This past December, Republican Sen. Mike Johanns of Nebraska took a break from his full-time job – preaching to anyone within the sound of his voice about the evils of Obamacare – to take on an equally loathsome foe of democracy and capitalism: OSHA.
Goosed by OSHA’s $132,000 fines levied against a grain-storage facility in his home state, Johanns took to the Senate floor to condemn OSHA’s role in carrying out President Obama’s “anti-agriculture agenda.” In case you weren’t watching C-SPAN that day, Johanns accused OSHA of thumbing its nose at the law – by circumventing language that has been included in federal budgets since 1976 explicitly to forbid the agency from enforcing safety regulations at farms with 10 or fewer employees.
For Johanns, a retiring senator who grew up on a farm, OSHA’s “overreach” was heaven-sent. It was right in his sweetspot, at the crossroads of agriculture – his signature issue – and Big Brother run amok in the nation’s Heartland. It fit with the GOP’s narrative that Obama’s Big Government is destroying everything that’s whole and decent in our society. It made for a David vs. Goliath storyline pitting regulators – drunk with power and driven by spite – versus simple farmers.
“This administration – whether it’s the EPA or now OSHA – has placed a target on the backs of ranchers and farmers when it comes to pursuing an ever-expanding regulatory agenda,” Johanns said on the Senate floor. Sure, worker safety is important, he added, “but farmers know better than bureaucrats how to keep their employees and family safe.”
They say you should pick your battles, and clearly this was a winnable one for Johanns. It had the added perk of being politically expedient as well. It probably wasn’t too hard for him to enlist the support of several dozen of his fellow Republicans (and even a few Democrats) from Ohio, Indiana, Pennsylvania, Oklahoma, Iowa and other states where agriculture has a major presence. In an election year, I’m guessing it didn’t take the kind of machinations that you see in “House of Cards” to convince his colleagues to sign a letter decrying OSHA’s abuse of power.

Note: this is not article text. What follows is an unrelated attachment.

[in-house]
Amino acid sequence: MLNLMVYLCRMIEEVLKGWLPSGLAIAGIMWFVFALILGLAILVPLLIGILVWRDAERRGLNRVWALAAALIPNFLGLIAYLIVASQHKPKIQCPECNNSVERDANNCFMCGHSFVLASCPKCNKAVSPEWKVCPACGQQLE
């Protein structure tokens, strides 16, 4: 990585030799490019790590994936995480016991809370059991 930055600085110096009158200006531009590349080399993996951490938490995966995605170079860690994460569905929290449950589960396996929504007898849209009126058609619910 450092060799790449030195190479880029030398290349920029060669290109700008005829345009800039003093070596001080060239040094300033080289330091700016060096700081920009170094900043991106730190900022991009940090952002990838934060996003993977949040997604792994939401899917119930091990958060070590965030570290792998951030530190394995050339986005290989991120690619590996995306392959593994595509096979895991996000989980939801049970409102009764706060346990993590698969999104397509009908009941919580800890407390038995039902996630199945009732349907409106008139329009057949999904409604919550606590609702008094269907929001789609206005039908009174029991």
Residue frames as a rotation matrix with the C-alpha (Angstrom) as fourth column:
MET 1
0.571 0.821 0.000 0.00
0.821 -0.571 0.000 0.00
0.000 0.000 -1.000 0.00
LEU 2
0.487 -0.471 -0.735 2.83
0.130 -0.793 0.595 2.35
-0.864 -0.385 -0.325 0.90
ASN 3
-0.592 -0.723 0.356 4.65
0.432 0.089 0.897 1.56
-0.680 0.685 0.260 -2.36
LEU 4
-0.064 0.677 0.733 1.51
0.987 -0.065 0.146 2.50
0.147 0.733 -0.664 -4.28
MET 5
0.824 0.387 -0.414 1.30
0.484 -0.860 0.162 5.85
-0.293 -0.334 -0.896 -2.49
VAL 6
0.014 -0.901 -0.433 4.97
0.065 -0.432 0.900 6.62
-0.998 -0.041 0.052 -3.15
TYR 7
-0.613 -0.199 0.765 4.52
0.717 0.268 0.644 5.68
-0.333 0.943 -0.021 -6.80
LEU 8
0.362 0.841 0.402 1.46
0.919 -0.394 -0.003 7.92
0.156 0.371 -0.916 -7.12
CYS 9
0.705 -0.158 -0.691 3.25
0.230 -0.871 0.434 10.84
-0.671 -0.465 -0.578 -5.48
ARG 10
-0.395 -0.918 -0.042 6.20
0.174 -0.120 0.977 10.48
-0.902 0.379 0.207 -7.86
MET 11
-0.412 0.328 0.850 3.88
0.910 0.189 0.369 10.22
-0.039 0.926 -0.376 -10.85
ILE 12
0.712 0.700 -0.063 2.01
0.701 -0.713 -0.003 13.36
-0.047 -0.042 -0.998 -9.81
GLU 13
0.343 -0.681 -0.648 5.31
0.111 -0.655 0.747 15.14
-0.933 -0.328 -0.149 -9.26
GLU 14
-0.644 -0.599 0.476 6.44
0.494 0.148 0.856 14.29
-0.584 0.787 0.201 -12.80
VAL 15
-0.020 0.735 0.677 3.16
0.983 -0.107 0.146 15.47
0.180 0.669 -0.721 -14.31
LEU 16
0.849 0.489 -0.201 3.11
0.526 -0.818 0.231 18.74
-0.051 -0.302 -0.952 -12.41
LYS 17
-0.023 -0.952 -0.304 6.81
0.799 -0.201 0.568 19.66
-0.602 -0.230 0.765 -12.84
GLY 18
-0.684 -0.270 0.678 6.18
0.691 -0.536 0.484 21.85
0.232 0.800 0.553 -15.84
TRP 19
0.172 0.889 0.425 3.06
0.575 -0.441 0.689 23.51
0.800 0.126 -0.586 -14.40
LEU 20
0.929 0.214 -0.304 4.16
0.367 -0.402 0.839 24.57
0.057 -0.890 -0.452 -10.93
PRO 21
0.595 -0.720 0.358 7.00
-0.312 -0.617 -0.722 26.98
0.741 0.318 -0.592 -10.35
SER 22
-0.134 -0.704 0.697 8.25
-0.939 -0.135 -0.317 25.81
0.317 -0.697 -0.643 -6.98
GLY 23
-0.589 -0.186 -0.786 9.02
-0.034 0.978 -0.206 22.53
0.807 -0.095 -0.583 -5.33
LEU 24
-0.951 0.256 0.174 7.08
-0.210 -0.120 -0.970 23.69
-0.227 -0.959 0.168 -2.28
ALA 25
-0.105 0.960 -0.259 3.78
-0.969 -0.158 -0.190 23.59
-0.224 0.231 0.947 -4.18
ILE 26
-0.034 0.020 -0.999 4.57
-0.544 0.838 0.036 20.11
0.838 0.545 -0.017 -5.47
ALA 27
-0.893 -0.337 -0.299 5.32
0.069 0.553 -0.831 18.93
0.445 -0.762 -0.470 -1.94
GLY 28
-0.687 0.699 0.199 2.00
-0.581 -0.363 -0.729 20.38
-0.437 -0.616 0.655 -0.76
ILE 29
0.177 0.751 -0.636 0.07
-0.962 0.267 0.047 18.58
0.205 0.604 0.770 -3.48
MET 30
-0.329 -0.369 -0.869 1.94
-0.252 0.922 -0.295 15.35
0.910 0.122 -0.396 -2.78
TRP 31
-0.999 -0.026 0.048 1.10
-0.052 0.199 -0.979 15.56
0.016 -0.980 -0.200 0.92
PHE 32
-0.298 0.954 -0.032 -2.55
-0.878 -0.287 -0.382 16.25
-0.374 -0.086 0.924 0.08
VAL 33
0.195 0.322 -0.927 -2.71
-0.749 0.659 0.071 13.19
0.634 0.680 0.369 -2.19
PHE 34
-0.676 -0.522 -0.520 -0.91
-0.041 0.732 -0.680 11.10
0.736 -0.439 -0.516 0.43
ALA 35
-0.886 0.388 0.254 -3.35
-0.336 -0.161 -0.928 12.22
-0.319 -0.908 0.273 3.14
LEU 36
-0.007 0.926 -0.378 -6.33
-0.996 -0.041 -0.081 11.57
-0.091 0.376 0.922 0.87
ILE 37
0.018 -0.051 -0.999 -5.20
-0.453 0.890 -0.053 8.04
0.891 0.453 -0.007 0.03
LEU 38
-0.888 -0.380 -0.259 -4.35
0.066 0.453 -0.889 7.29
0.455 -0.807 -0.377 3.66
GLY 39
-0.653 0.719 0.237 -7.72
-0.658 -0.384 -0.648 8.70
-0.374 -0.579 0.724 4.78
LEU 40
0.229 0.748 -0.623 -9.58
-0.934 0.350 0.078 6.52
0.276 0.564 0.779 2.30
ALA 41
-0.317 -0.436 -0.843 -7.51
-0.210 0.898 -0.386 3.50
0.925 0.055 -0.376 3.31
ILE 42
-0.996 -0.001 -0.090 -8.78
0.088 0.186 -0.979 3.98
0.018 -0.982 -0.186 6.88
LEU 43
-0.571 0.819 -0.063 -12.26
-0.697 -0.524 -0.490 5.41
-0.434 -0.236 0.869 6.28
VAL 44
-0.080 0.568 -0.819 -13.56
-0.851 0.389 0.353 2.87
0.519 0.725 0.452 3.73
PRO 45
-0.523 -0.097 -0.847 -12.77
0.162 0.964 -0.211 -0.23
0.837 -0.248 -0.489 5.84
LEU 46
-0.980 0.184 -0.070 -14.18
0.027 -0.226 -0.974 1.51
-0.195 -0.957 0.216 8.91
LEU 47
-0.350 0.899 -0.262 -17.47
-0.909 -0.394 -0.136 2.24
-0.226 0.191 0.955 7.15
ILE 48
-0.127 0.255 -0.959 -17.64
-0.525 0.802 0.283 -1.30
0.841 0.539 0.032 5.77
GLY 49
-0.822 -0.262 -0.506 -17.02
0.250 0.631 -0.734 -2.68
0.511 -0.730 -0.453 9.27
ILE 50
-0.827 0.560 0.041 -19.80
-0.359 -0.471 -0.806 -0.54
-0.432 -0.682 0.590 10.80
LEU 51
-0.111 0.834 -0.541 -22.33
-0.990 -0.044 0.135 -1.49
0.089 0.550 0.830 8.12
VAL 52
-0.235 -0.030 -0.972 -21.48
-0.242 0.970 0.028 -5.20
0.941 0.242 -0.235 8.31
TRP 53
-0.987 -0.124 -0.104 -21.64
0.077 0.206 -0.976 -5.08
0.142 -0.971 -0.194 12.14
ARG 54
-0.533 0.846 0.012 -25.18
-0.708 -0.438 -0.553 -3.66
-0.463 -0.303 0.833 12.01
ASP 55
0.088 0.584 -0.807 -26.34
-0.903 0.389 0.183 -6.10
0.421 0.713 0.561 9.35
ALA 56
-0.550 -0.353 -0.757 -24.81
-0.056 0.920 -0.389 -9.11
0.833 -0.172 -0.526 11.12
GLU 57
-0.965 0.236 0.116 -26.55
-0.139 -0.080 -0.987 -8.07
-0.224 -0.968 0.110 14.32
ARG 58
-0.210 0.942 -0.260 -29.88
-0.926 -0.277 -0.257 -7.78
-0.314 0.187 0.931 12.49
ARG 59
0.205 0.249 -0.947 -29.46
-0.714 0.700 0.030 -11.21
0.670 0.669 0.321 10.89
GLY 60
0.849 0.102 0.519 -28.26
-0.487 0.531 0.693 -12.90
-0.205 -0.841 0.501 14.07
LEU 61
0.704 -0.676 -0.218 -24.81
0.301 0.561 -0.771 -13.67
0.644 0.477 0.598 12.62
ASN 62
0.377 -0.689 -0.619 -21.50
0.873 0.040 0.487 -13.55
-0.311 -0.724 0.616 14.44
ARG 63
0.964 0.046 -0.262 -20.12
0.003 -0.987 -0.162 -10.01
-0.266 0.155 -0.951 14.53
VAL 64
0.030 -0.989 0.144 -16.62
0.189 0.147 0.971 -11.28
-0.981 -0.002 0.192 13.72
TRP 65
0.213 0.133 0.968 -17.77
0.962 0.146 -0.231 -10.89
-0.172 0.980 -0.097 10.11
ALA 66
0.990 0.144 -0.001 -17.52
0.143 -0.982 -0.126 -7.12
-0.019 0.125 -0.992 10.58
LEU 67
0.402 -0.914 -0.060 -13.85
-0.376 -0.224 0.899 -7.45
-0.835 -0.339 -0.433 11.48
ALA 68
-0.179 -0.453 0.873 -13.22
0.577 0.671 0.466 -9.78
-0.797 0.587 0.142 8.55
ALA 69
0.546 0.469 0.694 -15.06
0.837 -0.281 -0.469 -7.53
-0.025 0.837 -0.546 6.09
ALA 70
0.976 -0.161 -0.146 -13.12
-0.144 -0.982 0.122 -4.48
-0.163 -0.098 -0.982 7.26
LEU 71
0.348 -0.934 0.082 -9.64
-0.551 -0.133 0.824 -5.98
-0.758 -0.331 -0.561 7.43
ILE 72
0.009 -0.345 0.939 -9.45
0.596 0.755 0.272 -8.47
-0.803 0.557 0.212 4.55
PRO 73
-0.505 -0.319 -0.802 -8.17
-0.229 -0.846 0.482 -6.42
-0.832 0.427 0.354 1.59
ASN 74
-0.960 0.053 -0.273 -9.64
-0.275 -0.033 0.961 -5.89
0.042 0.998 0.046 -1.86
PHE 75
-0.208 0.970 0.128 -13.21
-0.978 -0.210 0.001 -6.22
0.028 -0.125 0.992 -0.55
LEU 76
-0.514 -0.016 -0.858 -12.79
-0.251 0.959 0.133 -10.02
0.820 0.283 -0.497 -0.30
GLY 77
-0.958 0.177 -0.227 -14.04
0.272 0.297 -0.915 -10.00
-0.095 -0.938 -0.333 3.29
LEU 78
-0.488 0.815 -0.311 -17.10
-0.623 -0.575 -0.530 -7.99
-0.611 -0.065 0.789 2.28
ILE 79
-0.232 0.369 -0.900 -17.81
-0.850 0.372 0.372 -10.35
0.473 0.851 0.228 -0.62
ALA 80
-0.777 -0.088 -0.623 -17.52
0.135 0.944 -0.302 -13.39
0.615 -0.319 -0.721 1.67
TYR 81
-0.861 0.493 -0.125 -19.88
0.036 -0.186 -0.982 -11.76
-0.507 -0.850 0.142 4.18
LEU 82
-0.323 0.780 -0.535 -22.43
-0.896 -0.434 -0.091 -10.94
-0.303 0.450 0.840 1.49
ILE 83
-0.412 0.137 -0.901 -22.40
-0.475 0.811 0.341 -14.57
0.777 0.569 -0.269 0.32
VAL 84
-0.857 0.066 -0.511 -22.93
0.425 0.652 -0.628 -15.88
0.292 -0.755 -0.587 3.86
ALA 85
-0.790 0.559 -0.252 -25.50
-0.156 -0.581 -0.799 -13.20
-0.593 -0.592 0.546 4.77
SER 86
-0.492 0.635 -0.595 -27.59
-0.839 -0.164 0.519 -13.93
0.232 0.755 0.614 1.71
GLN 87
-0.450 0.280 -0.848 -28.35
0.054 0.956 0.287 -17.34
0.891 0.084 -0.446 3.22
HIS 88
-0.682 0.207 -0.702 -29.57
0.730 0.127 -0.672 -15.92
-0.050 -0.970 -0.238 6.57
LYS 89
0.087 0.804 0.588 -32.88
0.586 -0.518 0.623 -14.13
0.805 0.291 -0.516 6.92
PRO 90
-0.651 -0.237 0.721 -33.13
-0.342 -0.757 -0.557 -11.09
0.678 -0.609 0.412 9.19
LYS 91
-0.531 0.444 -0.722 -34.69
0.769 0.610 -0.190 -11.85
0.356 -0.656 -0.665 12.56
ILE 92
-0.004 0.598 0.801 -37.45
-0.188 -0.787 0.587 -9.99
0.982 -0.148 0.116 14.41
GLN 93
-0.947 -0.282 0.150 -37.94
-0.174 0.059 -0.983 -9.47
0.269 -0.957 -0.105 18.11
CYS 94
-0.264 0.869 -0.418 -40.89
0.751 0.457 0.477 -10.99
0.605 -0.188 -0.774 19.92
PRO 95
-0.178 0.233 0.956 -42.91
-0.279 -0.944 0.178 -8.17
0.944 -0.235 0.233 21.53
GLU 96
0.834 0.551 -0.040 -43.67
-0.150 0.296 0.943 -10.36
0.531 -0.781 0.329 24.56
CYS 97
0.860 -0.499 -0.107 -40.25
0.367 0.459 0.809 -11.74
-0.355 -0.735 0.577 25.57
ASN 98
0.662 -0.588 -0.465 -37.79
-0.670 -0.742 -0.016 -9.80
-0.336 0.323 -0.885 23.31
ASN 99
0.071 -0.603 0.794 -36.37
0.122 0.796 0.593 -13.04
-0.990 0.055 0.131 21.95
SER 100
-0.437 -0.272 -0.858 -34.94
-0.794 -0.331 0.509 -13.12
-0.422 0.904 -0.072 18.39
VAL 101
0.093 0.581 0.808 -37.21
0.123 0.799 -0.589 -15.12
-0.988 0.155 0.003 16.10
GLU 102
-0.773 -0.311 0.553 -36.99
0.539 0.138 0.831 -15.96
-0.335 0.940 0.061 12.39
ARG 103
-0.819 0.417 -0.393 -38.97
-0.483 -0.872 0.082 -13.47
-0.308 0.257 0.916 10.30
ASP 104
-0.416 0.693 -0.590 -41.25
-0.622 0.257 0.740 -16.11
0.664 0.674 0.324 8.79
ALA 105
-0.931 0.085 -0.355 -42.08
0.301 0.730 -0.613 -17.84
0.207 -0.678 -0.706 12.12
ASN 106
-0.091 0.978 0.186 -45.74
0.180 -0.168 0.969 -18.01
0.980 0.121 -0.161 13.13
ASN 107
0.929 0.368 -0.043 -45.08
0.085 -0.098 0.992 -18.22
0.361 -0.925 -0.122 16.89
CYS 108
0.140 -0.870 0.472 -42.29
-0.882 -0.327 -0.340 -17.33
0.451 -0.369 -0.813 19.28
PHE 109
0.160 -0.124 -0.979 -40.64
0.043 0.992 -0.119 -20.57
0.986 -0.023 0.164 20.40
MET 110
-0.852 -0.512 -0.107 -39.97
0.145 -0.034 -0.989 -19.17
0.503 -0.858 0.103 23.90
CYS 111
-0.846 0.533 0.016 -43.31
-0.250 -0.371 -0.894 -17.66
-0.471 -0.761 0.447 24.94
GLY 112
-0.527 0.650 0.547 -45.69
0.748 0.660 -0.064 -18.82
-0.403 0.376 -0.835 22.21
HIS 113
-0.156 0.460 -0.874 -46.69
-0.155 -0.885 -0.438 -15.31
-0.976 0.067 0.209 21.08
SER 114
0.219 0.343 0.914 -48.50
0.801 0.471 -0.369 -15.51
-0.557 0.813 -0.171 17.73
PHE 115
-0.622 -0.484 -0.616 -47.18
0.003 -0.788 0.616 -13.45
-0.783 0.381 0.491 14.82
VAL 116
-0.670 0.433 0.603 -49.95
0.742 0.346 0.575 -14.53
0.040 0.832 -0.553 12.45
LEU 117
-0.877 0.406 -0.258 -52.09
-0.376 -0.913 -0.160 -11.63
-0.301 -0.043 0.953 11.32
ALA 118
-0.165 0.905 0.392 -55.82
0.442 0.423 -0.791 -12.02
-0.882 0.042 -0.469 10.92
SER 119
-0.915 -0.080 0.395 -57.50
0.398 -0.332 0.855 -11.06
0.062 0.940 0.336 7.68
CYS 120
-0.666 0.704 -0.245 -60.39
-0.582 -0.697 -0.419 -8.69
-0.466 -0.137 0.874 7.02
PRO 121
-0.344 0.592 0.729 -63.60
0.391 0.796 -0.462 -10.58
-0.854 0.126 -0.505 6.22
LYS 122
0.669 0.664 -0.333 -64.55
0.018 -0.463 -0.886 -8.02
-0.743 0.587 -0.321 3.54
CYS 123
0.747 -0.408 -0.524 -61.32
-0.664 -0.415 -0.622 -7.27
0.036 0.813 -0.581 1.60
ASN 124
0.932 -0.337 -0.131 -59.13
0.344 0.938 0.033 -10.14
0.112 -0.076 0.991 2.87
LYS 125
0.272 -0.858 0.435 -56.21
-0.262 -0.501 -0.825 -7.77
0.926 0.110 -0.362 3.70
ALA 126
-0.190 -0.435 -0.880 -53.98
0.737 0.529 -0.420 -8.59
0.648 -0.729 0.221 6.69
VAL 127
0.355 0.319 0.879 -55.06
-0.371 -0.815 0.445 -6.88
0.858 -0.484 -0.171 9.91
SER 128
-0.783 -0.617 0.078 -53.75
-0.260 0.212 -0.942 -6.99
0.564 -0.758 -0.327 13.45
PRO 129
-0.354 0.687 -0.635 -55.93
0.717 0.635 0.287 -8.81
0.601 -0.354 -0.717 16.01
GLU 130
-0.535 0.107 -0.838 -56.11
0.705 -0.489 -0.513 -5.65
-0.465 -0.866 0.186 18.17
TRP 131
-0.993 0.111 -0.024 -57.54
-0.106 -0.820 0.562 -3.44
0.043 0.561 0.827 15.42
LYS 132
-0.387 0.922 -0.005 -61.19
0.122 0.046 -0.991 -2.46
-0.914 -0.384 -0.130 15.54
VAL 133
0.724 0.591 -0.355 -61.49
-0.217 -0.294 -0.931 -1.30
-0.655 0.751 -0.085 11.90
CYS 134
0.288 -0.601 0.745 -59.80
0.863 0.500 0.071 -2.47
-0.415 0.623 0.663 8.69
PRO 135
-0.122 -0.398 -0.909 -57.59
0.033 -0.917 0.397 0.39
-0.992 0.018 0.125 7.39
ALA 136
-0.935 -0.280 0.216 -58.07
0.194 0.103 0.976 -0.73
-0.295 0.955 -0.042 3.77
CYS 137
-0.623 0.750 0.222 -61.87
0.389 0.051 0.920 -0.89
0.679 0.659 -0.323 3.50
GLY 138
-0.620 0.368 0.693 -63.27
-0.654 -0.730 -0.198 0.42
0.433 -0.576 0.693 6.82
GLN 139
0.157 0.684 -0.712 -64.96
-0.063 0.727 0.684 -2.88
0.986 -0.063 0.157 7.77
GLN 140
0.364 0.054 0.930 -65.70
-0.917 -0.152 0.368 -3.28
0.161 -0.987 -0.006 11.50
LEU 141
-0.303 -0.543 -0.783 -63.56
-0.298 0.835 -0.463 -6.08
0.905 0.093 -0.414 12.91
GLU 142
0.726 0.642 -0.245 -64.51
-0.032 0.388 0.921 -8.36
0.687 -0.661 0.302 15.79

Regardless of whether Johanns’s motivations were pure or political, it looks like he’ll win. The story has received national media play, most of which has painted an unflattering portrait of the agency – bloodthirsty OSHA inspectors converging on an idyllic farmhouse, where an honest, wholesome, God-fearing family is hunkered down in the tornado shelter, contemplating their imminent demise.
Johanns successfully lobbied for the latest federal budget to include language reiterating that OSHA must stay away from small farms, and calling for OSHA to meet with the Department of Agriculture before making any interpretations of its enforcement purview regarding small farms. OSHA did so, and in early February promised that it will issue new guidance on the issue. That pleased the Republican leaders of the House Education and the Workforce Committee, who reminded us in a statement that OSHA’s guidance “was flawed and legally suspect” in the first place.
I’m not a legal expert, so I can’t say whether or not OSHA’s small-farm guidance was “legally suspect” or even questionable. Maybe it was, maybe it wasn't. I only know that OSHA says it issued the guidance after a dramatic spike in fatalities caused by grain engulfments. Of all the possible ways to die, I can’t imagine what it’s like to drown in grain. I also can’t imagine that OSHA issued the now-infamous June 2011 memo regarding small-farm enforcement as part of some sinister “anti-agriculture” agenda. I have to believe that the agency was thinking of those 31 poor souls who lost their lives suffocating in grain bins in 2010.
I don’t mean to sound like an OSHA apologist. It’s a government agency staffed with human beings, which means it’s inherently imperfect. But it’s also in an impossible situation. Whenever OSHA tries to introduce new regulations that could make a real impact on workplace safety (I'm not referring to the small-farm guidance, just speaking in generalities), conservatives and the business community fight the agency every step of the way. Then when a factory blows up, the first question is: “Where was OSHA?”
My rather circuitous point is this: Safeguarding workers' lives should be a politically agnostic endeavor. It should transcend party lines and administrations. In the real world, of course, it isn’t and it doesn’t. As perhaps the most notorious icon of government regulation (maybe next to EPA), OSHA probably always will be a political lightning rod. When lightning strikes, I worry that workers are the ones who bear the brunt of the damage.